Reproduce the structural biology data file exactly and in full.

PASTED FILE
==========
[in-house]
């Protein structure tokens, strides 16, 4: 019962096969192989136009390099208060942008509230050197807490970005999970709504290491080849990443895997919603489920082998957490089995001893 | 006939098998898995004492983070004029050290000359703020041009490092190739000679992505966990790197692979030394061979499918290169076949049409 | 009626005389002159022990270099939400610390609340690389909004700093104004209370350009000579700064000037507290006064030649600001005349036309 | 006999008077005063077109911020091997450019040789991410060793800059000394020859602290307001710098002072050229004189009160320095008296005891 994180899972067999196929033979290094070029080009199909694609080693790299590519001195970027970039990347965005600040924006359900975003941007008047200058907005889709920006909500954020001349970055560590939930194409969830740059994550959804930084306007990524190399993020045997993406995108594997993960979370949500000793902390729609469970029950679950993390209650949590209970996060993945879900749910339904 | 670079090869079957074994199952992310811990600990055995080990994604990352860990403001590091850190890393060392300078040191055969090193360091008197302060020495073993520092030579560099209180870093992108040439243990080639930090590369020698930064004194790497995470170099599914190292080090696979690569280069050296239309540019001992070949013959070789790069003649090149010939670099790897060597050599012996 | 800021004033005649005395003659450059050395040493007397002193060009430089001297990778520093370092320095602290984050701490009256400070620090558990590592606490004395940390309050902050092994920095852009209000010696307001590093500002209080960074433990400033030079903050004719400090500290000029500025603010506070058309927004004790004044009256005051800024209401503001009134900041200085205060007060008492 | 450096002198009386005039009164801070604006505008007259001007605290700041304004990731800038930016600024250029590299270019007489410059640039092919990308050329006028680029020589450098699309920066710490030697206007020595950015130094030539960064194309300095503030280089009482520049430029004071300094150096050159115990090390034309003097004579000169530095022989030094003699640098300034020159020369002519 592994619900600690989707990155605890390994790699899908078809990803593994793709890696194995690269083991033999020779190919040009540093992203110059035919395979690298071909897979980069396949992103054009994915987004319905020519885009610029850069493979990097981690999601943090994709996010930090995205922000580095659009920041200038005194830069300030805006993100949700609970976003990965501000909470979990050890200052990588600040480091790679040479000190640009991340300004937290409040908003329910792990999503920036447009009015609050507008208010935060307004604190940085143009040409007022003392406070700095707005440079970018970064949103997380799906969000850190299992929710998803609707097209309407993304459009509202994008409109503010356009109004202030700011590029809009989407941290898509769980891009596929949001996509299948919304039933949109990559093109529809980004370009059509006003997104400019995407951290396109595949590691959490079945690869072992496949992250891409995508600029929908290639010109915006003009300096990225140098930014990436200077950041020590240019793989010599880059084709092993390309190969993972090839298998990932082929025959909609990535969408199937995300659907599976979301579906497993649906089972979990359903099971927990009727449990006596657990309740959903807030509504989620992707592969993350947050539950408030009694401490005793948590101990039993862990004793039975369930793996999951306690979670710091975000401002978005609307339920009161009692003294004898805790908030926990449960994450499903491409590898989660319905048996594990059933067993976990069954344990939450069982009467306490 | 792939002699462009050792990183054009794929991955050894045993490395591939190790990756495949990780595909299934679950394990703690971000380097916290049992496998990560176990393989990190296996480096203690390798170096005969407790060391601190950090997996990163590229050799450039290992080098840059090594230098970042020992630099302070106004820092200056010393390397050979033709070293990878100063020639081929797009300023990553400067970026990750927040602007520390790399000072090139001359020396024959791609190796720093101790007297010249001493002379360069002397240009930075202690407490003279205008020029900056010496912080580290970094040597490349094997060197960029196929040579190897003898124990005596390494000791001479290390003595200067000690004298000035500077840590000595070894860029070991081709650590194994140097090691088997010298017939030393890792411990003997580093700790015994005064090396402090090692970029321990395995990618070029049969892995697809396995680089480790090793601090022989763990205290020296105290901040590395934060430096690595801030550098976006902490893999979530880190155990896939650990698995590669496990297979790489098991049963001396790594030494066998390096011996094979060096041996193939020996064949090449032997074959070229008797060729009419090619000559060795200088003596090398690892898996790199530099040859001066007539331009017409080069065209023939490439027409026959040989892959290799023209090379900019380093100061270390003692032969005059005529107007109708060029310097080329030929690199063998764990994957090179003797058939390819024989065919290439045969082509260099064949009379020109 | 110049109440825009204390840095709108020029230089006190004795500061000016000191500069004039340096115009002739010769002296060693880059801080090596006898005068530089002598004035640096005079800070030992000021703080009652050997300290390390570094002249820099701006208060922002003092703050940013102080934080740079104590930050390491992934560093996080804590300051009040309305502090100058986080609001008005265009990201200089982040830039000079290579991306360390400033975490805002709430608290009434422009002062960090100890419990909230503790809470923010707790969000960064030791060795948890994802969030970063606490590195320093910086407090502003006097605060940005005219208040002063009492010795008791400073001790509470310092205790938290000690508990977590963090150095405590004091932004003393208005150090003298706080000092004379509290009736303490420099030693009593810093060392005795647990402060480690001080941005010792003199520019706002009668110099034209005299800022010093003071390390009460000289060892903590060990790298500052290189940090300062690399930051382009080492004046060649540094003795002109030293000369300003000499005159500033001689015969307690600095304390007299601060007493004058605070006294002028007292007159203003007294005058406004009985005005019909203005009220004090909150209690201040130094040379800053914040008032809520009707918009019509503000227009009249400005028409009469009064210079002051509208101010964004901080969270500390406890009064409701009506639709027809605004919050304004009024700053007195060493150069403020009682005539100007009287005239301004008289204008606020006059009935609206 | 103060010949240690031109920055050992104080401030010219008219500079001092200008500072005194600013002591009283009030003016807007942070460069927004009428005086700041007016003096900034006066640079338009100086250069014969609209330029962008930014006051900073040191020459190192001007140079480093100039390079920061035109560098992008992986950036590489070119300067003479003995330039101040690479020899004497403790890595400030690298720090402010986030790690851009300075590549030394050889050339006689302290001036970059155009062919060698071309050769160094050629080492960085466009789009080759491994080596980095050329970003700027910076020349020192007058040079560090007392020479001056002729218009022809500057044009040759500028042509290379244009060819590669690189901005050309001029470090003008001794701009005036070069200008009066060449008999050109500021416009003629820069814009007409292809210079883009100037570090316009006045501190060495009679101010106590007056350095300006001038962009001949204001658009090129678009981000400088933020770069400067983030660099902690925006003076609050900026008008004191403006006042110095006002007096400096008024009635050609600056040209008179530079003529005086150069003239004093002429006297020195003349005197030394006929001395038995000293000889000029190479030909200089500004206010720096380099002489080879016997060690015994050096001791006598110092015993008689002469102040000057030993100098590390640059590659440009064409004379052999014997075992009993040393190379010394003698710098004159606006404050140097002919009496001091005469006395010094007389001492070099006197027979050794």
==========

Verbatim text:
[in-house]
């Protein structure tokens, strides 16, 4: 019962096969192989136009390099208060942008509230050197807490970005999970709504290491080849990443895997919603489920082998957490089995001893 | 006939098998898995004492983070004029050290000359703020041009490092190739000679992505966990790197692979030394061979499918290169076949049409 | 009626005389002159022990270099939400610390609340690389909004700093104004209370350009000579700064000037507290006064030649600001005349036309 | 006999008077005063077109911020091997450019040789991410060793800059000394020859602290307001710098002072050229004189009160320095008296005891 994180899972067999196929033979290094070029080009199909694609080693790299590519001195970027970039990347965005600040924006359900975003941007008047200058907005889709920006909500954020001349970055560590939930194409969830740059994550959804930084306007990524190399993020045997993406995108594997993960979370949500000793902390729609469970029950679950993390209650949590209970996060993945879900749910339904 | 670079090869079957074994199952992310811990600990055995080990994604990352860990403001590091850190890393060392300078040191055969090193360091008197302060020495073993520092030579560099209180870093992108040439243990080639930090590369020698930064004194790497995470170099599914190292080090696979690569280069050296239309540019001992070949013959070789790069003649090149010939670099790897060597050599012996 | 800021004033005649005395003659450059050395040493007397002193060009430089001297990778520093370092320095602290984050701490009256400070620090558990590592606490004395940390309050902050092994920095852009209000010696307001590093500002209080960074433990400033030079903050004719400090500290000029500025603010506070058309927004004790004044009256005051800024209401503001009134900041200085205060007060008492 | 450096002198009386005039009164801070604006505008007259001007605290700041304004990731800038930016600024250029590299270019007489410059640039092919990308050329006028680029020589450098699309920066710490030697206007020595950015130094030539960064194309300095503030280089009482520049430029004071300094150096050159115990090390034309003097004579000169530095022989030094003699640098300034020159020369002519 592994619900600690989707990155605890390994790699899908078809990803593994793709890696194995690269083991033999020779190919040009540093992203110059035919395979690298071909897979980069396949992103054009994915987004319905020519885009610029850069493979990097981690999601943090994709996010930090995205922000580095659009920041200038005194830069300030805006993100949700609970976003990965501000909470979990050890200052990588600040480091790679040479000190640009991340300004937290409040908003329910792990999503920036447009009015609050507008208010935060307004604190940085143009040409007022003392406070700095707005440079970018970064949103997380799906969000850190299992929710998803609707097209309407993304459009509202994008409109503010356009109004202030700011590029809009989407941290898509769980891009596929949001996509299948919304039933949109990559093109529809980004370009059509006003997104400019995407951290396109595949590691959490079945690869072992496949992250891409995508600029929908290639010109915006003009300096990225140098930014990436200077950041020590240019793989010599880059084709092993390309190969993972090839298998990932082929025959909609990535969408199937995300659907599976979301579906497993649906089972979990359903099971927990009727449990006596657990309740959903807030509504989620992707592969993350947050539950408030009694401490005793948590101990039993862990004793039975369930793996999951306690979670710091975000401002978005609307339920009161009692003294004898805790908030926990449960994450499903491409590898989660319905048996594990059933067993976990069954344990939450069982009467306490 | 792939002699462009050792990183054009794929991955050894045993490395591939190790990756495949990780595909299934679950394990703690971000380097916290049992496998990560176990393989990190296996480096203690390798170096005969407790060391601190950090997996990163590229050799450039290992080098840059090594230098970042020992630099302070106004820092200056010393390397050979033709070293990878100063020639081929797009300023990553400067970026990750927040602007520390790399000072090139001359020396024959791609190796720093101790007297010249001493002379360069002397240009930075202690407490003279205008020029900056010496912080580290970094040597490349094997060197960029196929040579190897003898124990005596390494000791001479290390003595200067000690004298000035500077840590000595070894860029070991081709650590194994140097090691088997010298017939030393890792411990003997580093700790015994005064090396402090090692970029321990395995990618070029049969892995697809396995680089480790090793601090022989763990205290020296105290901040590395934060430096690595801030550098976006902490893999979530880190155990896939650990698995590669496990297979790489098991049963001396790594030494066998390096011996094979060096041996193939020996064949090449032997074959070229008797060729009419090619000559060795200088003596090398690892898996790199530099040859001066007539331009017409080069065209023939490439027409026959040989892959290799023209090379900019380093100061270390003692032969005059005529107007109708060029310097080329030929690199063998764990994957090179003797058939390819024989065919290439045969082509260099064949009379020109 | 110049109440825009204390840095709108020029230089006190004795500061000016000191500069004039340096115009002739010769002296060693880059801080090596006898005068530089002598004035640096005079800070030992000021703080009652050997300290390390570094002249820099701006208060922002003092703050940013102080934080740079104590930050390491992934560093996080804590300051009040309305502090100058986080609001008005265009990201200089982040830039000079290579991306360390400033975490805002709430608290009434422009002062960090100890419990909230503790809470923010707790969000960064030791060795948890994802969030970063606490590195320093910086407090502003006097605060940005005219208040002063009492010795008791400073001790509470310092205790938290000690508990977590963090150095405590004091932004003393208005150090003298706080000092004379509290009736303490420099030693009593810093060392005795647990402060480690001080941005010792003199520019706002009668110099034209005299800022010093003071390390009460000289060892903590060990790298500052290189940090300062690399930051382009080492004046060649540094003795002109030293000369300003000499005159500033001689015969307690600095304390007299601060007493004058605070006294002028007292007159203003007294005058406004009985005005019909203005009220004090909150209690201040130094040379800053914040008032809520009707918009019509503000227009009249400005028409009469009064210079002051509208101010964004901080969270500390406890009064409701009506639709027809605004919050304004009024700053007195060493150069403020009682005539100007009287005239301004008289204008606020006059009935609206 | 103060010949240690031109920055050992104080401030010219008219500079001092200008500072005194600013002591009283009030003016807007942070460069927004009428005086700041007016003096900034006066640079338009100086250069014969609209330029962008930014006051900073040191020459190192001007140079480093100039390079920061035109560098992008992986950036590489070119300067003479003995330039101040690479020899004497403790890595400030690298720090402010986030790690851009300075590549030394050889050339006689302290001036970059155009062919060698071309050769160094050629080492960085466009789009080759491994080596980095050329970003700027910076020349020192007058040079560090007392020479001056002729218009022809500057044009040759500028042509290379244009060819590669690189901005050309001029470090003008001794701009005036070069200008009066060449008999050109500021416009003629820069814009007409292809210079883009100037570090316009006045501190060495009679101010106590007056350095300006001038962009001949204001658009090129678009981000400088933020770069400067983030660099902690925006003076609050900026008008004191403006006042110095006002007096400096008024009635050609600056040209008179530079003529005086150069003239004093002429006297020195003349005197030394006929001395038995000293000889000029190479030909200089500004206010720096380099002489080879016997060690015994050096001791006598110092015993008689002469102040000057030993100098590390640059590659440009064409004379052999014997075992009993040393190379010394003698710098004159606006404050140097002919009496001091005469006395010094007389001492070099006197027979050794």